SEATTLE, Wash.--We often think of shoplifting as a petty crime, but at least two major organized shoplifting rings have been operating in King County over the past year, making millions off of the mundane.
Prosecutors released surveillance video of an alleged mother/daughter team of heroin addicts who would steal up to $1,000 a day from stores like QFC, Target and Fred Meyer.
They and others would sell the good to middle men and fences who sold it locally and overseas.
And they would steal razor blades, batteries and cheap perfume -- everyday items that brought in $6.1 million over the past year for the two rings.
Prosecutors allege the GMS Market in Seattle's Greenwood neighborhood sent shoplifters to steal things they'd sell at their store and online, even selling food with the QFC labels still on it.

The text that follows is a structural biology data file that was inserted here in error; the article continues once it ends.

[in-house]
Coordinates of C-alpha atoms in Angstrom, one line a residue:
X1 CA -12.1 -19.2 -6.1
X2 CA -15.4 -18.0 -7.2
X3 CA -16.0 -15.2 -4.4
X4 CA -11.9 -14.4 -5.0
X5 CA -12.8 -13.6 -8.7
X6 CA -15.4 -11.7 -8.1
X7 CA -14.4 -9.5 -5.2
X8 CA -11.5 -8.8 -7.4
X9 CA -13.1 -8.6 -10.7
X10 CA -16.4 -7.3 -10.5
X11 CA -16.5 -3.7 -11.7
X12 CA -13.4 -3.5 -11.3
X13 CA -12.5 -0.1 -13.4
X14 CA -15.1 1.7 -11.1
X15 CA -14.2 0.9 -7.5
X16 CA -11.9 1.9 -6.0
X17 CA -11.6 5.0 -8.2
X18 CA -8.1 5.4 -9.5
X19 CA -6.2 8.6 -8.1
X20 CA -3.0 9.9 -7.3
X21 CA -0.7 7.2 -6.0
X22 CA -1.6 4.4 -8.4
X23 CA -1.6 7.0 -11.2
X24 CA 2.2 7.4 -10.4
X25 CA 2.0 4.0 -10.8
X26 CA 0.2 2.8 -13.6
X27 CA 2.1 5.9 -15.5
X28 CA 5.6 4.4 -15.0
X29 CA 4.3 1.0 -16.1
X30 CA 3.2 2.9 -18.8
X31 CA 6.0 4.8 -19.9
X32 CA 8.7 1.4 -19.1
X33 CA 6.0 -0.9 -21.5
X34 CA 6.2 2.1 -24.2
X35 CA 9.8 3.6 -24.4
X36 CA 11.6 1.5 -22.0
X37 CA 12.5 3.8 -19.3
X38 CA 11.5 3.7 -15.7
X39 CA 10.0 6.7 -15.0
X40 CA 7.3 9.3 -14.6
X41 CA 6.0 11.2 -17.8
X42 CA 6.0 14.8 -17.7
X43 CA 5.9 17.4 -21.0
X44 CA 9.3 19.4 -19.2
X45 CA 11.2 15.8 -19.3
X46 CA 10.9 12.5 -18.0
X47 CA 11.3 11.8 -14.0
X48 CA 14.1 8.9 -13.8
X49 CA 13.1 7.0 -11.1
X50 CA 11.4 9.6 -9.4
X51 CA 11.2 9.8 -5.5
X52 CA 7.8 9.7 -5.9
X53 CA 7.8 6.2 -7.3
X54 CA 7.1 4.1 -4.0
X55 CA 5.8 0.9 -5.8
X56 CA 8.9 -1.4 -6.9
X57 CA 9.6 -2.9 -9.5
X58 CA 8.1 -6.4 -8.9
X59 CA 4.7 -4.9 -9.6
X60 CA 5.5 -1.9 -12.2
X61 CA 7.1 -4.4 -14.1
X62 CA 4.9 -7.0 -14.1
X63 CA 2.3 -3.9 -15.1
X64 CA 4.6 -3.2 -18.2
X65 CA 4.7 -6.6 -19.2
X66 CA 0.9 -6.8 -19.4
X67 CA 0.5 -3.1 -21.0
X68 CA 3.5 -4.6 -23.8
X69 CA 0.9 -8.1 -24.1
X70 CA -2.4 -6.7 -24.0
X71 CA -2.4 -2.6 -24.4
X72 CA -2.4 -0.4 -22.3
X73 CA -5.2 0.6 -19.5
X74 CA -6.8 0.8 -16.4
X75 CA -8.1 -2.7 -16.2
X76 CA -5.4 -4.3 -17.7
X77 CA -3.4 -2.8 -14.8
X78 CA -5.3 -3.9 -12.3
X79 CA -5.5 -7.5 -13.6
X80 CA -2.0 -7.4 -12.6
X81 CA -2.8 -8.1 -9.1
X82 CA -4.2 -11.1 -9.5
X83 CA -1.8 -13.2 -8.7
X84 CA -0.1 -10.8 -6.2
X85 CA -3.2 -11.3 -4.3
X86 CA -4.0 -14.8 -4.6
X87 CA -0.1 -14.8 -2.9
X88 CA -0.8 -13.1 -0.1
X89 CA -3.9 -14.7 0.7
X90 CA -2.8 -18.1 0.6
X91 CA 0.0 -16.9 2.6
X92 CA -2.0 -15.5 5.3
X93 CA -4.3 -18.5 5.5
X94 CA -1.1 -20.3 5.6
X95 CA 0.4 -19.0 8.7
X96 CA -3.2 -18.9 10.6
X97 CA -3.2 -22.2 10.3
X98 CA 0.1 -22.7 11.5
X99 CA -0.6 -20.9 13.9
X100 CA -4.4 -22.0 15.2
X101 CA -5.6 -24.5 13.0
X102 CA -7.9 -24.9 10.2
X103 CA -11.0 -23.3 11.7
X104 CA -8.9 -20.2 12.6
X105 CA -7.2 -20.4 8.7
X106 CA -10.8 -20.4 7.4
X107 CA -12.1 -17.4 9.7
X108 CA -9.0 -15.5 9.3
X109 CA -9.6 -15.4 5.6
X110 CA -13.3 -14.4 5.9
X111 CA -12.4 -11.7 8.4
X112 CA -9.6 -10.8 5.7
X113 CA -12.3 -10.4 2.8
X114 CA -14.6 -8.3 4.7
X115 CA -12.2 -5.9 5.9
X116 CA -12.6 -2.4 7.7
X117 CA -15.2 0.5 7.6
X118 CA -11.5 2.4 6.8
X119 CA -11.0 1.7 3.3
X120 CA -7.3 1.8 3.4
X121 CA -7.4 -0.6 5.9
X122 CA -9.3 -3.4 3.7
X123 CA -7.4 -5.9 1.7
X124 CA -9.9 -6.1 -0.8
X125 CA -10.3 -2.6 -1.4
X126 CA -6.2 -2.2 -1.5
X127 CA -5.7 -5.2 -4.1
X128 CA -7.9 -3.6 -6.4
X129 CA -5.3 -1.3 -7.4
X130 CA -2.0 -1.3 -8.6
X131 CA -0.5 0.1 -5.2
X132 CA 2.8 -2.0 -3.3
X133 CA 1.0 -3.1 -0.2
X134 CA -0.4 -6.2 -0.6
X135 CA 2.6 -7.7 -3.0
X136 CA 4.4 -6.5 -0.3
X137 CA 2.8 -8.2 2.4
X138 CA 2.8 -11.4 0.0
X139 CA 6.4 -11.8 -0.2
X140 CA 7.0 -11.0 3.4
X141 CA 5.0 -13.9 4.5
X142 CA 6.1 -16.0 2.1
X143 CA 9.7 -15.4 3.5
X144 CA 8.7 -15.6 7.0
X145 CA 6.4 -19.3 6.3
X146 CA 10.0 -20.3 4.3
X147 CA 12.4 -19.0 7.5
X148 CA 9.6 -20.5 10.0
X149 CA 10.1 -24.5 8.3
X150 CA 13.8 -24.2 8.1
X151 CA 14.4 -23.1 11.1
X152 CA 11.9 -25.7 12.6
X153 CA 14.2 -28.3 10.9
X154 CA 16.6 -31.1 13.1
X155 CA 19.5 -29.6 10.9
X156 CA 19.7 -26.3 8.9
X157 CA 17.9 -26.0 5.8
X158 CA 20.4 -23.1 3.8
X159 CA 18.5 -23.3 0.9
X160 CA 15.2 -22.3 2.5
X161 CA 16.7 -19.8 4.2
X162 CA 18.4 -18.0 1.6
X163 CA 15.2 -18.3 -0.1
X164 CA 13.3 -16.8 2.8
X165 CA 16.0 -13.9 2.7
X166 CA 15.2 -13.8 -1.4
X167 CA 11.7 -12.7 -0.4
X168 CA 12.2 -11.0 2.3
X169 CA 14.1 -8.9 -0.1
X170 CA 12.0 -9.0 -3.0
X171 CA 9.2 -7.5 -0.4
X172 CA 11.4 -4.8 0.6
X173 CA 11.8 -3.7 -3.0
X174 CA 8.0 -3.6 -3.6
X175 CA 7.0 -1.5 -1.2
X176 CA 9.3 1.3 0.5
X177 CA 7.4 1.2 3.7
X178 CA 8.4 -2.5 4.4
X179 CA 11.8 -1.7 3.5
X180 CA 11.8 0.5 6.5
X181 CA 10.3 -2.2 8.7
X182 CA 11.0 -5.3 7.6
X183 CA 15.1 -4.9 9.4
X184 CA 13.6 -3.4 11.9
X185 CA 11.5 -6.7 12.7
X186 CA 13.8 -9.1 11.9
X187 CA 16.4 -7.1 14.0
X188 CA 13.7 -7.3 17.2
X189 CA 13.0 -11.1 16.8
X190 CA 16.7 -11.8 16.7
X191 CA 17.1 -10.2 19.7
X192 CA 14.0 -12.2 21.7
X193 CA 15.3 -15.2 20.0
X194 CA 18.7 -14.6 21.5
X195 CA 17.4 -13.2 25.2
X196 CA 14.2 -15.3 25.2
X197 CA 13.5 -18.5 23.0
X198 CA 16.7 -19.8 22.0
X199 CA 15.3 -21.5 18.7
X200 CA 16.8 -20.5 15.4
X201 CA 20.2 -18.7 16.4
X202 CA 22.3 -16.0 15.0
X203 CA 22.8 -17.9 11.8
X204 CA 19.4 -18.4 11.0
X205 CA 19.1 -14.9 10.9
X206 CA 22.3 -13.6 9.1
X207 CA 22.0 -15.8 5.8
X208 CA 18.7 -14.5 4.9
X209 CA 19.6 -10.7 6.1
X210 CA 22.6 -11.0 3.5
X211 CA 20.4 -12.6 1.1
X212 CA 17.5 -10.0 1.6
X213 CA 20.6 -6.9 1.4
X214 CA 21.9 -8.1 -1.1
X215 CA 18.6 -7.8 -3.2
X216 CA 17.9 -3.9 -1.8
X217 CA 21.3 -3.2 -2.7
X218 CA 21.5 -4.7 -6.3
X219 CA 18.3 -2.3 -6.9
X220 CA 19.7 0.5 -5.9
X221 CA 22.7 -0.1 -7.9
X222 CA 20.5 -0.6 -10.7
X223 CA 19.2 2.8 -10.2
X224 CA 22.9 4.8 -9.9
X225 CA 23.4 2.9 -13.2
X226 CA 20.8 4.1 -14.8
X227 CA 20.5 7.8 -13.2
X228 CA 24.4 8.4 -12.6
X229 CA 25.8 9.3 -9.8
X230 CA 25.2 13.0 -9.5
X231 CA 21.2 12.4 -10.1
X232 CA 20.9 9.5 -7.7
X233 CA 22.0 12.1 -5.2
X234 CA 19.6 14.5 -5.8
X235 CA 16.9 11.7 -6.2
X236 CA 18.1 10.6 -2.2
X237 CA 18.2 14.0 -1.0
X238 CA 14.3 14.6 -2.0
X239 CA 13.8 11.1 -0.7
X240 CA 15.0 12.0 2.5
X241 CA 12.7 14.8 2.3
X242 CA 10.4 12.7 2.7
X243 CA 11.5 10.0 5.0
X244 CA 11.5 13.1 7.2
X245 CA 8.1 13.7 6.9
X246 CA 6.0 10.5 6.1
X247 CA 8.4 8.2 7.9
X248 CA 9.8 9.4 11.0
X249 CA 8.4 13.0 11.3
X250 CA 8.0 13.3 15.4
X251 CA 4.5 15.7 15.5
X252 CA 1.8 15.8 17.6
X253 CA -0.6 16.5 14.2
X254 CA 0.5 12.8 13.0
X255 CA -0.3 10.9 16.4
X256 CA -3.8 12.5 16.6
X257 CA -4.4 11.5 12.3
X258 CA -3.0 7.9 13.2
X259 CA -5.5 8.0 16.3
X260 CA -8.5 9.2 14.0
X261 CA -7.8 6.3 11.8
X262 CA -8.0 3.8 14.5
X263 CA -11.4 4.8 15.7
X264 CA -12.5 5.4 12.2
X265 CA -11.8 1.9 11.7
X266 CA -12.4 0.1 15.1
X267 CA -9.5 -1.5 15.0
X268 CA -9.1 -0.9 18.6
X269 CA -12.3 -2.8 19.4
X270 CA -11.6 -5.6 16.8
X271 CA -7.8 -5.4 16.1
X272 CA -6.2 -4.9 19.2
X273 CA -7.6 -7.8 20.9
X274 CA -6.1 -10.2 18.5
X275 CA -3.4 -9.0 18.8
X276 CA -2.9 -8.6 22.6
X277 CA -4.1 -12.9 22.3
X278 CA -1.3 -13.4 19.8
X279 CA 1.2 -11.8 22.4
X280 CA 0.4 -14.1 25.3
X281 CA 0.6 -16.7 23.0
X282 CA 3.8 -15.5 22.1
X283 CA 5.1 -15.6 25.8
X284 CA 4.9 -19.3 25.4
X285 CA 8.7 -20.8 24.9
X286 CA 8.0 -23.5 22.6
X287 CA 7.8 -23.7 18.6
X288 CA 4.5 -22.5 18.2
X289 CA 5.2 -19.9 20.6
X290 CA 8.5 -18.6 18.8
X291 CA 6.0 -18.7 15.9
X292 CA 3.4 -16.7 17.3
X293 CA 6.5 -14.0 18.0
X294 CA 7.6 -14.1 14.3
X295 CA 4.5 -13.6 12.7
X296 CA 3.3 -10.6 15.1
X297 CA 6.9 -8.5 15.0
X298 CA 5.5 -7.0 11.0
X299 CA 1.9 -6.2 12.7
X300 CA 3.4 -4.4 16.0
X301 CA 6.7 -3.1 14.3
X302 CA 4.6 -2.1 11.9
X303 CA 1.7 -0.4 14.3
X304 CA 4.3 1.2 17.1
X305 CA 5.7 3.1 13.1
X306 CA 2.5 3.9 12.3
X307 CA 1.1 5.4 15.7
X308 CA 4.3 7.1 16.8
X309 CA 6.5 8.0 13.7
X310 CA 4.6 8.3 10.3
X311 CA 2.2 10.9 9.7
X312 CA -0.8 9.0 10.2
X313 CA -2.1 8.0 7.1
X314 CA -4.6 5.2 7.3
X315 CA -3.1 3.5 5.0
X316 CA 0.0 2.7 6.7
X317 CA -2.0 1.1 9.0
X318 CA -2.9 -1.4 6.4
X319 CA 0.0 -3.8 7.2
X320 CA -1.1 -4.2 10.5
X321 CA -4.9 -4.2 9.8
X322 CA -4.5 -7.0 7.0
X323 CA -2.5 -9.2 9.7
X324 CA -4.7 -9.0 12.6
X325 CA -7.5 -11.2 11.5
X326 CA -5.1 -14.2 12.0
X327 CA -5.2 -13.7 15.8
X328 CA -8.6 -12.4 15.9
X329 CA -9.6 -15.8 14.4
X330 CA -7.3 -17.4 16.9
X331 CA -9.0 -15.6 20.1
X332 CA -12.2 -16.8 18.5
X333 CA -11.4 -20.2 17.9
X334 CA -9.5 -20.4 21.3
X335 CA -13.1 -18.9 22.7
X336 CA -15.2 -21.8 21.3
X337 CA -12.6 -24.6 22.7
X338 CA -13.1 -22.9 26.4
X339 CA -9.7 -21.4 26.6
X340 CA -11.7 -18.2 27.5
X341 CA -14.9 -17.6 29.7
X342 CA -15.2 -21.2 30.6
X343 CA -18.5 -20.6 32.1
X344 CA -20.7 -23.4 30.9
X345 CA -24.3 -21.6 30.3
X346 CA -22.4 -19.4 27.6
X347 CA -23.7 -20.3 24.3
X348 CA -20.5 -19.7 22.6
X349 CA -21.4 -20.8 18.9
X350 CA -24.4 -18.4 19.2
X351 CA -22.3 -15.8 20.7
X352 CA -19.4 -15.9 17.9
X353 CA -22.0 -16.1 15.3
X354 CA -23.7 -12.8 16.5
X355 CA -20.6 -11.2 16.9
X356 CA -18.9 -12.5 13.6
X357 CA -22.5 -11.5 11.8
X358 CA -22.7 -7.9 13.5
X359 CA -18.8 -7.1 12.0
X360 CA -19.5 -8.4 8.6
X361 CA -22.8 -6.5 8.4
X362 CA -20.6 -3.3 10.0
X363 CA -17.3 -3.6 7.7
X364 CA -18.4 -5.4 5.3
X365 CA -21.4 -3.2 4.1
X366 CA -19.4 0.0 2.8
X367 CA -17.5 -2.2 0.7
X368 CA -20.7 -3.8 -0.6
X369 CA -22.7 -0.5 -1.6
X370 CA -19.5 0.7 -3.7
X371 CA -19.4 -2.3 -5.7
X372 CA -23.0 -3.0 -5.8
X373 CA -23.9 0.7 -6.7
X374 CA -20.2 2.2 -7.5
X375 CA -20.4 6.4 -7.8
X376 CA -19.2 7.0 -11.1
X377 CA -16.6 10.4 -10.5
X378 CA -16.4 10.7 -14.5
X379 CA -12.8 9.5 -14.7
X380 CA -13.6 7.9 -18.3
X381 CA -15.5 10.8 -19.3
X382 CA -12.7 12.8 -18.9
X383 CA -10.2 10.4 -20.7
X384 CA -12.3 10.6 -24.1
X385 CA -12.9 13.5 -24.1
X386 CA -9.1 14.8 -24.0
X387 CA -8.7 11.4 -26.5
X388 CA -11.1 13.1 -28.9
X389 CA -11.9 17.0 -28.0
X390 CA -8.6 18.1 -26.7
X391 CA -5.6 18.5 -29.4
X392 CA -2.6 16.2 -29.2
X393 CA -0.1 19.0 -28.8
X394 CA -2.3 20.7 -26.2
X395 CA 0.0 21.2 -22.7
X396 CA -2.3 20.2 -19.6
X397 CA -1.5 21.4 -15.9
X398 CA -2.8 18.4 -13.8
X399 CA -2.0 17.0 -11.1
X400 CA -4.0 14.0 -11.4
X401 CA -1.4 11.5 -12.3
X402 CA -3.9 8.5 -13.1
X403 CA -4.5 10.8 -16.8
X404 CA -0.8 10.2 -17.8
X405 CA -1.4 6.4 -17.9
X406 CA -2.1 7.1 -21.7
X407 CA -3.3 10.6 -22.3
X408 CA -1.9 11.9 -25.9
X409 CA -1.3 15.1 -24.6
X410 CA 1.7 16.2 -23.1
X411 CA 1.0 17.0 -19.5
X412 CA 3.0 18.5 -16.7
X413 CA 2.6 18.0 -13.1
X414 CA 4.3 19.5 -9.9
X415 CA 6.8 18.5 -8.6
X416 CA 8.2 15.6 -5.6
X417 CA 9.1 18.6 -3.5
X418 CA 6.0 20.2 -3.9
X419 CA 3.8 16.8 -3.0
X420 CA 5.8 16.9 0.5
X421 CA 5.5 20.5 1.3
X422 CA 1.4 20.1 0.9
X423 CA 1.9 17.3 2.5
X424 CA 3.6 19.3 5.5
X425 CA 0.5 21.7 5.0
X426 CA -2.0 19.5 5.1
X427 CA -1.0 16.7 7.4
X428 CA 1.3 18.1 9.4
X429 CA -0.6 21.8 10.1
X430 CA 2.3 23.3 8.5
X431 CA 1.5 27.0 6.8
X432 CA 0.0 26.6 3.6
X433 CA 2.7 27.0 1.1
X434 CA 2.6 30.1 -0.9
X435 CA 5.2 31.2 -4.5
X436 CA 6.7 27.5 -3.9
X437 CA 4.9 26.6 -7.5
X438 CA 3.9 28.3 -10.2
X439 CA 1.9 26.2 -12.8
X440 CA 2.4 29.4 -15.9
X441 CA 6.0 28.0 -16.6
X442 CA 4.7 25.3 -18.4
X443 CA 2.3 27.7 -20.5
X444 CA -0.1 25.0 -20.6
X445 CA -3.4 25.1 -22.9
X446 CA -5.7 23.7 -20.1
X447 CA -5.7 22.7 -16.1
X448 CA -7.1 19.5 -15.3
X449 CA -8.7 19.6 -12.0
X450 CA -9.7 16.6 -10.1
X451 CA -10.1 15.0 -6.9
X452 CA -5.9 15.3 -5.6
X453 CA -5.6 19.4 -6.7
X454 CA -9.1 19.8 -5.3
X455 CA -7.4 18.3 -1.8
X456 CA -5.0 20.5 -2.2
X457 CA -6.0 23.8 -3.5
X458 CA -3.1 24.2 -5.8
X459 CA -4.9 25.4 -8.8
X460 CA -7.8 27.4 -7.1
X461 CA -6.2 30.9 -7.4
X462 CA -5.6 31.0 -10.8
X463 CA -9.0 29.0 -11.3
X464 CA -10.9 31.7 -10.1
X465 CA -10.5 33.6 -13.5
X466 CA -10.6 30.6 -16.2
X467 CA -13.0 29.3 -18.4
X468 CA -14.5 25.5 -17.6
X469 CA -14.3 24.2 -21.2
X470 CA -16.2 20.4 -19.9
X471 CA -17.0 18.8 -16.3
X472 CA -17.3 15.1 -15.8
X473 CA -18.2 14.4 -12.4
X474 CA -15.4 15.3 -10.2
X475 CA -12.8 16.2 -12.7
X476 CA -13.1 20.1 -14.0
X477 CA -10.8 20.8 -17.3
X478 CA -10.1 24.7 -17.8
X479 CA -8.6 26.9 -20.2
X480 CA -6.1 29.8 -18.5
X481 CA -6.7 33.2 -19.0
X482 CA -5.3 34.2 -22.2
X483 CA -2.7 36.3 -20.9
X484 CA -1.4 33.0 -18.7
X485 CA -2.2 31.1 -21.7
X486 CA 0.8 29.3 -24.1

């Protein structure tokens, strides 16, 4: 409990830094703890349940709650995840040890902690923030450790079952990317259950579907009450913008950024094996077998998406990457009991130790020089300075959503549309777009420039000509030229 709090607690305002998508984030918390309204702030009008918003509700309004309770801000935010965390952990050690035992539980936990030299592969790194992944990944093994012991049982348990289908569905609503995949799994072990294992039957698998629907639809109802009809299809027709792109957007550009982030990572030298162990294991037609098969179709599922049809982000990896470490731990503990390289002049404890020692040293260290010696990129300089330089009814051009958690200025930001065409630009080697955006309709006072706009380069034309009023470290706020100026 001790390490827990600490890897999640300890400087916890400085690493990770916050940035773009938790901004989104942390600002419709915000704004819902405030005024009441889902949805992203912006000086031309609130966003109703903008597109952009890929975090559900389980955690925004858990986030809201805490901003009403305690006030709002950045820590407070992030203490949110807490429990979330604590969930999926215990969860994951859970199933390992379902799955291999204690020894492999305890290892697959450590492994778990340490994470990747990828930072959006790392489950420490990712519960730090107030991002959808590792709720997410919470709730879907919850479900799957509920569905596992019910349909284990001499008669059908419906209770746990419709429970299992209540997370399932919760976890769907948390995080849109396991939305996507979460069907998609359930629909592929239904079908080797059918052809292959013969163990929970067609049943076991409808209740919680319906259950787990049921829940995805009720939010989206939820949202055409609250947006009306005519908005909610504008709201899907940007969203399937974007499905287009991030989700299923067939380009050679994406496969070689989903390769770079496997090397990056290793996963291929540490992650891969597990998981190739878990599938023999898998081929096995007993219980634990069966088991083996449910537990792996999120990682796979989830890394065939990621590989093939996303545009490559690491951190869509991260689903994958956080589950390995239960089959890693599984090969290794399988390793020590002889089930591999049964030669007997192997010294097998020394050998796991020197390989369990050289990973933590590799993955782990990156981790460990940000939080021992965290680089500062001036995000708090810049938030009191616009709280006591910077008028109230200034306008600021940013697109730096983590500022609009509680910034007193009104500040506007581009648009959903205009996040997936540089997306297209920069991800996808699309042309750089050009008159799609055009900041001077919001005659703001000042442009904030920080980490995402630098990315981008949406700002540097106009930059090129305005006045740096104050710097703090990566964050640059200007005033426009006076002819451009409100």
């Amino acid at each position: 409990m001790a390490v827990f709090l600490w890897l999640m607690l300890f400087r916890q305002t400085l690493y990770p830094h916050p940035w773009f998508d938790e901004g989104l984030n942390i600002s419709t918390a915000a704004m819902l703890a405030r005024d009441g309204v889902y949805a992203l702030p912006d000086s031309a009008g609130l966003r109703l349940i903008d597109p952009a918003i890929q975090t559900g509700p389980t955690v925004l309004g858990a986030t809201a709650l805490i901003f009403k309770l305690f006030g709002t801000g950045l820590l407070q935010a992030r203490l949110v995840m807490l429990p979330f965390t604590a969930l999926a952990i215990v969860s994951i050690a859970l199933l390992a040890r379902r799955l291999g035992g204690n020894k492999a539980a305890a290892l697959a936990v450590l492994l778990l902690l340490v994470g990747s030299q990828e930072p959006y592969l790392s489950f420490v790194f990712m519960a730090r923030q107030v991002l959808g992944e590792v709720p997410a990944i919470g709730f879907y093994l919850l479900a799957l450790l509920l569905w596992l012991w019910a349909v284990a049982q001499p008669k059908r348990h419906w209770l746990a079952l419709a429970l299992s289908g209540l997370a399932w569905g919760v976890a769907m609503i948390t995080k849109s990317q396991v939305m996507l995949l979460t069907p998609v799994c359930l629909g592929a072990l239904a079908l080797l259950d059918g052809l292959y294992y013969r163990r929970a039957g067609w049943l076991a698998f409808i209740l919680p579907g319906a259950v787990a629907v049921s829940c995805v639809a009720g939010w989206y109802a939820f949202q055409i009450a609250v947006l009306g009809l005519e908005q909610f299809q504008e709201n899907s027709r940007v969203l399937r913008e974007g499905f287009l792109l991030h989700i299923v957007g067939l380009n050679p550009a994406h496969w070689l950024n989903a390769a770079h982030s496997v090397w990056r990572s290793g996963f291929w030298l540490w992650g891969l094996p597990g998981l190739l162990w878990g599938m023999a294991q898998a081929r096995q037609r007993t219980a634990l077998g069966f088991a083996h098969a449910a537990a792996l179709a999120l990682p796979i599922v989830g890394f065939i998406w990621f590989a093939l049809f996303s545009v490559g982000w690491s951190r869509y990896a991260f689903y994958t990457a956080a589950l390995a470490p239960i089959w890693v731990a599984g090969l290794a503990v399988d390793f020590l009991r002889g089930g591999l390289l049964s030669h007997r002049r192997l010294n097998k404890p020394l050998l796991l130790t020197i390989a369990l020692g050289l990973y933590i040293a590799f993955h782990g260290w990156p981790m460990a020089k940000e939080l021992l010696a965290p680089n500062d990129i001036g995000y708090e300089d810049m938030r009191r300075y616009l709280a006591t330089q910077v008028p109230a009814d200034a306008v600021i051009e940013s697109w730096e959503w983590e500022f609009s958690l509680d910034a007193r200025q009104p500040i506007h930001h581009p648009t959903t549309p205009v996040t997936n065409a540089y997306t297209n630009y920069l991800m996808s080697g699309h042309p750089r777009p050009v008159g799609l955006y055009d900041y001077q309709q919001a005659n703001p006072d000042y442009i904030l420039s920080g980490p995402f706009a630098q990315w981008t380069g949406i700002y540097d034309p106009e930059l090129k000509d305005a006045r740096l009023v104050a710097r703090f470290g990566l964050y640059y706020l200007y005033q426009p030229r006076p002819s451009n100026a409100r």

"We're all victims of these crimes," said Jan Teague of the Washington Retail Association. "The people that work in the stores are the victims. And the people that buy these goods are victims because the prices of the goods goes up 10 to 20 percent to try and compensate for the significant loses."
And that's not to mention the hundreds of thousands of dollars in taxes lost to the state.
Six people have been arrested. They face anywhere from 10 months to five years in prison.